And he demands the utmost orderliness in his servants.

Onslow Stevens Describes His Housekeeping

“My housekeeping is extremely extemporaneous,” declared Onslow Stevens.

“I thought it was going to be just swell to keep house. Now, I know what a task it is. I never do anything I should do, until finally the house is such a wreck I almost have to be shovelled out.

“But when I can’t get in or out, and there isn’t a clean dish to eat from, or a clean cooking utensil, I am forced to clean up and wash dishes.

“Also my cooking is not all that it should be.

“Say, know what I’m going to do? I’m going to give up housekeeping, and go back and live with mother and dad. After this my housekeeping will be done by proxy!”

Ned Sparks Lays Responsibility on His Dog

Ned Sparks with his man Friday, his personal servant, keeps bachelor quarters in a smart apartment house. And of course there is Betsy, his bull dog.

Ned does most of his own marketing and cooking, which he loves doing.

Betsy is his alibi when he wants to refuse an invitation.

“Oh, I don’t know what Betsy will think of me — I was out last night,” Ned will say, when he wishes to decline an invitation.

Or, when he wants to leave a party early, he will explain, “Don’t know what Betsy will say to me, I’m so late!”

His House Just Grows and Grows

Edward Everett Horton is the country gentleman incarnate, dwelling in a beautiful old rambling farm house in San Fernando Valley, a house surrounded by wide acres of orchard and garden.

“I just wanted a fireplace with a room around it,” said Eddie whimsically, “when I first went out there — just a place to go and rest.”

“And my housekeeping was primitive then. That was real ‘baching.’ I took my two dogs out with me, and we shared the one room. We ate when we were hungry, and if I didn’t feel like washing the dishes I sent a servant out from home in town to clean up after I was gone. The dogs and I lived in the open anyway.”

And now Eddie doesn’t know at any given moment — since the house has grown into a mansion — just how many servants he has out there !

“I keep only two servants as a rule,” said Eddie. “Mother keeps a watchful eye on things, and she is a New England housekeeper. But sometimes there is extra work to do, and when there is, one of the brothers or sisters of my two Mexican servants — sometimes more than one — come in and work a day or two.

“You see for a while every time I played in a picture I used the money to build another room onto the house.

“I consider home a place to be happy in, and I am really interested in every detail of housekeeping. And I believe in regularity. So far as possible I arise every morning at the same hour.”

Eddie has two English sheep dogs and two collies, to which he is devoted.

And in order to talk to them from the house, he has a loud speaker in his own suite of rooms extending to the kennels! But the dogs aren’t confined to the kennels all the time, but roam about the grounds and come into the house at will.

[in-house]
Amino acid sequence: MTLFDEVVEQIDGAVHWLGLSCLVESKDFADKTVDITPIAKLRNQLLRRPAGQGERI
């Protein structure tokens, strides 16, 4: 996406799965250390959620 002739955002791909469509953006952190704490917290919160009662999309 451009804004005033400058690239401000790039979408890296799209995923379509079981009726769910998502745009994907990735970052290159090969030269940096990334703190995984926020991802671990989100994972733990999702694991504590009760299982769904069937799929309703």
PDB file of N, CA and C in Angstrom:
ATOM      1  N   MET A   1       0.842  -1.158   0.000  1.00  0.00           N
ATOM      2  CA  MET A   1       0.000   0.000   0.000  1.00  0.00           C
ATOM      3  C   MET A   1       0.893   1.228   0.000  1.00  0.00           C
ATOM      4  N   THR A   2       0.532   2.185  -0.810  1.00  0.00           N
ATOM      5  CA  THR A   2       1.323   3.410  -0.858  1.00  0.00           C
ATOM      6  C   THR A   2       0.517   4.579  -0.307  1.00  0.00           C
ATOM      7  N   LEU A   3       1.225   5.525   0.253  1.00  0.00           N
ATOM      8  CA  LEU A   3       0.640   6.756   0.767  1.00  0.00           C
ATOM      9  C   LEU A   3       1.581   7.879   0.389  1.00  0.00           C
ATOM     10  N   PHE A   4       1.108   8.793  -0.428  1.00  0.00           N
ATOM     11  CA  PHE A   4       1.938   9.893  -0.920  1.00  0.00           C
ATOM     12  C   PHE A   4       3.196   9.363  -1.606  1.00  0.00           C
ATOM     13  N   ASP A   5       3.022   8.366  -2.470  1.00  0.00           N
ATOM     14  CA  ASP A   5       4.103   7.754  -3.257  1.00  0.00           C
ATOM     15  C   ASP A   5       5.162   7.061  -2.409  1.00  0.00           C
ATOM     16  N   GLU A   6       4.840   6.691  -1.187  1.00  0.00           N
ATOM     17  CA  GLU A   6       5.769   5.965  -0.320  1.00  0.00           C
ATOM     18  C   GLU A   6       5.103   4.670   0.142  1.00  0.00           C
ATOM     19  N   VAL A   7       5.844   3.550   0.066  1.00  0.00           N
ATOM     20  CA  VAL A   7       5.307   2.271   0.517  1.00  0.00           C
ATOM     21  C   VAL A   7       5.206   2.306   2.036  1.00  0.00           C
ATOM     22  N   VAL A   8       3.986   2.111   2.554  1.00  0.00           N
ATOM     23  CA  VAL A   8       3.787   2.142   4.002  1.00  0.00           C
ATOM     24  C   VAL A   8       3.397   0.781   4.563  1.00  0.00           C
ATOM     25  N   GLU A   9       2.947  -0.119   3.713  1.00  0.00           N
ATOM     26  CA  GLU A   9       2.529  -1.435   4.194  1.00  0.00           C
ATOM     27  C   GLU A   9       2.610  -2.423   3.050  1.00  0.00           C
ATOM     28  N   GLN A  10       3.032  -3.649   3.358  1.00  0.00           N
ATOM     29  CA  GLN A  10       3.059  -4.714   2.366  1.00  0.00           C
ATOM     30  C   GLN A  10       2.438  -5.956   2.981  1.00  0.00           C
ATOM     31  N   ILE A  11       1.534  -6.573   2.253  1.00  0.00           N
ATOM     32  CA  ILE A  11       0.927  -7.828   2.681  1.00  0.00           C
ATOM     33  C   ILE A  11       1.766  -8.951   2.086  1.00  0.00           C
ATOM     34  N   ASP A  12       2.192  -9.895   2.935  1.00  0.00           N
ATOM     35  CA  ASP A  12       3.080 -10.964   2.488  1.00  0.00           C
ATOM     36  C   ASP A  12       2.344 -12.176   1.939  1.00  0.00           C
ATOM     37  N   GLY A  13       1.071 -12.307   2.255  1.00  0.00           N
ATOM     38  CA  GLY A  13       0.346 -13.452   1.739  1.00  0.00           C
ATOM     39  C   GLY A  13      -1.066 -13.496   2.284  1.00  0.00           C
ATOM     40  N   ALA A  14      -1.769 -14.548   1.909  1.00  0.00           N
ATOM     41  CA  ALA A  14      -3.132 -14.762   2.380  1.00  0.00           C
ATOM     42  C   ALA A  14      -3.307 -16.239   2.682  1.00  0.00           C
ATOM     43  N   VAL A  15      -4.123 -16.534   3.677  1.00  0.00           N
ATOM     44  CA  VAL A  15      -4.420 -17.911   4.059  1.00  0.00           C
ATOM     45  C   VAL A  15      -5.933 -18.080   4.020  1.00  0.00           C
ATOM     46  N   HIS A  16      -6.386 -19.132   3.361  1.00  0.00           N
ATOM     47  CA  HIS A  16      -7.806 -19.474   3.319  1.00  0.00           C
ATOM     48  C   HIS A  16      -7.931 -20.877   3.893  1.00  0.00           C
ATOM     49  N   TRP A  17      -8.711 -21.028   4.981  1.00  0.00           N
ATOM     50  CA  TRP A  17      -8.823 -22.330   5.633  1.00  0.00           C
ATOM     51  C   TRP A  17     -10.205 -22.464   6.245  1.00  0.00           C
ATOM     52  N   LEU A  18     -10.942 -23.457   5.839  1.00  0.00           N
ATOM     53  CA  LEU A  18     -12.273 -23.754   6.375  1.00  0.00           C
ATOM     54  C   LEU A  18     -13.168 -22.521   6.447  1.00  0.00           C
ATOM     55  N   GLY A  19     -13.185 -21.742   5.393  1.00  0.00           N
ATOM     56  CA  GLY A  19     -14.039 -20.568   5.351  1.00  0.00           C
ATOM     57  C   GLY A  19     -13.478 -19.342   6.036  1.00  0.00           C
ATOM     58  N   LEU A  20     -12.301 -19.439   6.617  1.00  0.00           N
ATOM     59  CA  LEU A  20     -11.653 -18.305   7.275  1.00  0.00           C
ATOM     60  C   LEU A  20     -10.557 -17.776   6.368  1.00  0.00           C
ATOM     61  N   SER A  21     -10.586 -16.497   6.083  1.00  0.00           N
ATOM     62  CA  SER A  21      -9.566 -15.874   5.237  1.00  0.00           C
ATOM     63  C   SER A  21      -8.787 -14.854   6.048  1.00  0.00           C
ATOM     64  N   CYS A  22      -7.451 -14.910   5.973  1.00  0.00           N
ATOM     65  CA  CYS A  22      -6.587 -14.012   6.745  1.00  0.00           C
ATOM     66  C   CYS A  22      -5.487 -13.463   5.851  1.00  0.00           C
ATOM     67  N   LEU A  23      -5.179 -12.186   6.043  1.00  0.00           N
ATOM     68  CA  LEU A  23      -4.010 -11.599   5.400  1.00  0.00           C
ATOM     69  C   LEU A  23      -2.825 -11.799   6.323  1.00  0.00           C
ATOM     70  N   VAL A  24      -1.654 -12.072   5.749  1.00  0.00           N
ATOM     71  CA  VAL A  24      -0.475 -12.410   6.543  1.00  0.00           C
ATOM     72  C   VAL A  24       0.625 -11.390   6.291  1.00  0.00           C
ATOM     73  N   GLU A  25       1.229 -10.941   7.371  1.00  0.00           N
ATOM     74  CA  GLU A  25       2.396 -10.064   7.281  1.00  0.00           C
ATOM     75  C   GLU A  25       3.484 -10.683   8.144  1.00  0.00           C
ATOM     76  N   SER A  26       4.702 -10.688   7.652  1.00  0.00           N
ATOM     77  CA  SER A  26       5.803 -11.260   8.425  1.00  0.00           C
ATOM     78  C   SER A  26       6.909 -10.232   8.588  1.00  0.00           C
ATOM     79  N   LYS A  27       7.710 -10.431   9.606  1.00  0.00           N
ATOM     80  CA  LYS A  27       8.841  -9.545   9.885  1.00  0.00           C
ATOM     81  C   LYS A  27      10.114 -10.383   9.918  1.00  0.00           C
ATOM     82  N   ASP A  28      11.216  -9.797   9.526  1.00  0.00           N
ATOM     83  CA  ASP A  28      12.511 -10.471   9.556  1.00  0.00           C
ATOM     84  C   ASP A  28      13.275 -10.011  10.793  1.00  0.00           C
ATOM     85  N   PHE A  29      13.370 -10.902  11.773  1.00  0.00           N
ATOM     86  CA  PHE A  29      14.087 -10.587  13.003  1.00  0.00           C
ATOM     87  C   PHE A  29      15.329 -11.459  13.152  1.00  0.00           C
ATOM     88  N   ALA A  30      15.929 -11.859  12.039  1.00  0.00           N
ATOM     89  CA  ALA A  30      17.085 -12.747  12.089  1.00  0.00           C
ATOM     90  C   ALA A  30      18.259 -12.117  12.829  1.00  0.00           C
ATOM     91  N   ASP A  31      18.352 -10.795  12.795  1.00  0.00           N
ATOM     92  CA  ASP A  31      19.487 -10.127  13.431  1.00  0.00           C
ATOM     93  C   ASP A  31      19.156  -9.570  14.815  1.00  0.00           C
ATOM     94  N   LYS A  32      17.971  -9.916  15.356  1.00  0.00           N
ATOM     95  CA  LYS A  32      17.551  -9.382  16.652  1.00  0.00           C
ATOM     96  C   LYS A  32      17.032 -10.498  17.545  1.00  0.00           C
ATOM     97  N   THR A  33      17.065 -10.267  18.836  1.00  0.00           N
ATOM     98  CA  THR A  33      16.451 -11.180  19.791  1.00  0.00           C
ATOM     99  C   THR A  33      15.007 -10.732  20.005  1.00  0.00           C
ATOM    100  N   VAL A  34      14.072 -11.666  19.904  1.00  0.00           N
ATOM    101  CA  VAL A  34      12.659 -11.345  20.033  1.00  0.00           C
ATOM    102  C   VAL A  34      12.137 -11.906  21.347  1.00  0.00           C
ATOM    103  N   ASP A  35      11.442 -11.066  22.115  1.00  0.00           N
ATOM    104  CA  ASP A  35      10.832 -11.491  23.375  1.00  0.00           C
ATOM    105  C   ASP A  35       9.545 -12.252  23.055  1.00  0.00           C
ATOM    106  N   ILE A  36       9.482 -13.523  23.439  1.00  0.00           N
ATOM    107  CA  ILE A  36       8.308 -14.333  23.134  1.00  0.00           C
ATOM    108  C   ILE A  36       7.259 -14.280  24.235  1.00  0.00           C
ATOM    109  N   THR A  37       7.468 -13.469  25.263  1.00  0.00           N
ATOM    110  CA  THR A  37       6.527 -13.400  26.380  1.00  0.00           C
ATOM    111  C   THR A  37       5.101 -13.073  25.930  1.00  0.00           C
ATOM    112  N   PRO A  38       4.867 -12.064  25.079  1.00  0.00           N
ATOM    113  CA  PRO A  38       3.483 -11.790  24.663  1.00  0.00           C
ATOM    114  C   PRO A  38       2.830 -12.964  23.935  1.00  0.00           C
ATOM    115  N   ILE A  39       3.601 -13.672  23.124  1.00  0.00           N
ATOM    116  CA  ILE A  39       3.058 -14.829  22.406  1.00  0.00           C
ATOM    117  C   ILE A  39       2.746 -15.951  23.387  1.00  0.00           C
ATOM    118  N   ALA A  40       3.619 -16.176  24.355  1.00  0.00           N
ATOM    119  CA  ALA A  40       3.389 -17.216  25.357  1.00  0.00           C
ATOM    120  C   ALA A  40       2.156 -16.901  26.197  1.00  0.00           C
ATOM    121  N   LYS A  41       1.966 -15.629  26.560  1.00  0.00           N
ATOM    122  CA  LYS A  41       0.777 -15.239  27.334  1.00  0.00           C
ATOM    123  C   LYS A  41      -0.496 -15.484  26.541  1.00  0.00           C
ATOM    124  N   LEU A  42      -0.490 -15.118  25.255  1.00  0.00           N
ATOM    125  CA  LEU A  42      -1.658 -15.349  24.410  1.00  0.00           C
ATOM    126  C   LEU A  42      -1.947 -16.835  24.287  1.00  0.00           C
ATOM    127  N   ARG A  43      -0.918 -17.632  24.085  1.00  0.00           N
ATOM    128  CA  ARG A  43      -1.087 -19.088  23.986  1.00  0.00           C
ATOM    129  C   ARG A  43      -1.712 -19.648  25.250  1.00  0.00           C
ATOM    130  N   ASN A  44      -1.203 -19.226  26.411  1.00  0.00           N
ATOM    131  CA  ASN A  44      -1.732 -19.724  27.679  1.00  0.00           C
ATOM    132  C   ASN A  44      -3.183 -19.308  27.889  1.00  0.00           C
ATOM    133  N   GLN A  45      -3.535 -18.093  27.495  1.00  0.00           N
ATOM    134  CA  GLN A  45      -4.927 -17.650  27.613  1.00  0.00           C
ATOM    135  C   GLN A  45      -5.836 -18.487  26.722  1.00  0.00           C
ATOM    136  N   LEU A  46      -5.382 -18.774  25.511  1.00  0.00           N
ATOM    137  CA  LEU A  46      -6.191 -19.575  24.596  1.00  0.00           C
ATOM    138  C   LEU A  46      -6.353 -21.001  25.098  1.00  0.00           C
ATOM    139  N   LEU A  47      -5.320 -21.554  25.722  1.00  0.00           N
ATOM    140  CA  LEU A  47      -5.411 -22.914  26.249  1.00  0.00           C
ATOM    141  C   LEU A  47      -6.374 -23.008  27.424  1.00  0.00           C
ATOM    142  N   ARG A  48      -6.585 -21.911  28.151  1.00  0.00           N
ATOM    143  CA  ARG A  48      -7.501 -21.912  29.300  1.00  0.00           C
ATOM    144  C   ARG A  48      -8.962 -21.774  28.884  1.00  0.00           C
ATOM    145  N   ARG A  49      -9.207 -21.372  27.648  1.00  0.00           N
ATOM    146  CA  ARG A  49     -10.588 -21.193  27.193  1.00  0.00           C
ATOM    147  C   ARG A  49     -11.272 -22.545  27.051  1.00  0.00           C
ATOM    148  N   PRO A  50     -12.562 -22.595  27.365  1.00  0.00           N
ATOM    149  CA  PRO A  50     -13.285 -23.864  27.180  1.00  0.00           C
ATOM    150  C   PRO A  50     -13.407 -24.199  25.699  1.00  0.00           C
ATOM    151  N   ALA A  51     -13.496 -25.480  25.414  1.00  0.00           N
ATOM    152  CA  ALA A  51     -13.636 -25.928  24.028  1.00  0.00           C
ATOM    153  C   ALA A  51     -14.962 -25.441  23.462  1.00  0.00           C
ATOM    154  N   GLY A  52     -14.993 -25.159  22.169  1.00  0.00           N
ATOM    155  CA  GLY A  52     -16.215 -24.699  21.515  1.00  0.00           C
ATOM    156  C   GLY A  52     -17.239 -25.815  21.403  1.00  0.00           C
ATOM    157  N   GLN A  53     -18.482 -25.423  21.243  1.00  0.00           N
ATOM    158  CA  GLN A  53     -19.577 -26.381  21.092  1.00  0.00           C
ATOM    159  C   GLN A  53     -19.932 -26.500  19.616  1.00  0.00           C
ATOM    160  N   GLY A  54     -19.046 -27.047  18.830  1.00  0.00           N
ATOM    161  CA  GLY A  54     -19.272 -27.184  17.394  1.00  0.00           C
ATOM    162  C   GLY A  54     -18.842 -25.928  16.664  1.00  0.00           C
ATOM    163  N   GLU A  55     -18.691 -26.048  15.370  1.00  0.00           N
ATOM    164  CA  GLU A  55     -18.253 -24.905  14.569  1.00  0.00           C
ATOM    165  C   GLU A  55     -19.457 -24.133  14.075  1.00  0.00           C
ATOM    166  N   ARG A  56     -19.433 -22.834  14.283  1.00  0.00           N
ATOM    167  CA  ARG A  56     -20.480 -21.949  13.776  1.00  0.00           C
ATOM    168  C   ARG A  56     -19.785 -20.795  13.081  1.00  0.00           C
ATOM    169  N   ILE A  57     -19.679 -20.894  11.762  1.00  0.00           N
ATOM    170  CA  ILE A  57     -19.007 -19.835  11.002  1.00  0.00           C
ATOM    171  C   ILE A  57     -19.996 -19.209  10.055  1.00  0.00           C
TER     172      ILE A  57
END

Eddie has some beautiful tables and cabinets, being a great collector of art objects. And these he likes to care for himself when possible, cataloguing and arranging and even dusting them.

“I’m one of those housekeepers who likes to change things around,” said Eddie. “I place furniture and other belongings where I think they will look best, and then leave them there a little while, but pretty soon I imagine them looking better some other place, and wham ! away I go, changing everything about. Except for very unwieldy things. I like to do all the changing myself.

The house is kept in the immaculate old New England way, and when Eddie and his mother leave for their summer home at Lake George, New York, all the furniture is covered with slip covers, and the rugs are cleaned and rolled up and stored until their return.

“Mother sees to the paying of bills and the ordering of supplies,” said Eddie. “I never worry about these things.

“She often bakes bread for me, too. I like home made bread, and indeed I like very simple food.”

Eddie Horton is famous for his Sunday morning breakfasts, at which champagne is invariably served! It begins at nine and ends any time early in the afternoon. At these breakfasts guests include playwrights, actors, authors of noted books — but mostly actors. Eddie loves his own kind.

Having attended some of these breakfasts, I know how delightful they are.

Francis Lederer’s House

Francis Lederer lives in Beverly. Crest, a suburb of Beverly Hills, in a big, hillside house that is absolutely without a feminine touch, even though his cook and one of his secretaries are women.

Lederer also has a man servant and a man secretary.

When the brilliant young Czecho-Slovakian came here he searched everywhere for a house with a masculine atmosphere — and found it eventually.

But there were a few feminine reminders, such as a gorgeous Spanish shawl on the grand piano, which was stoically removed and put away. His living room looks sparsely furnished, but is brightened by a fire which seems always to be burning in a big corner fire-place. A hospitable touch is given this room, too, by the low, round table where coffee, tea, liqueurs and cigarettes are served.

The little barroom in the basement was changed into a fully equipped gymnasium, and there Lederer, following his breakfast or before, each day exercises strenuously.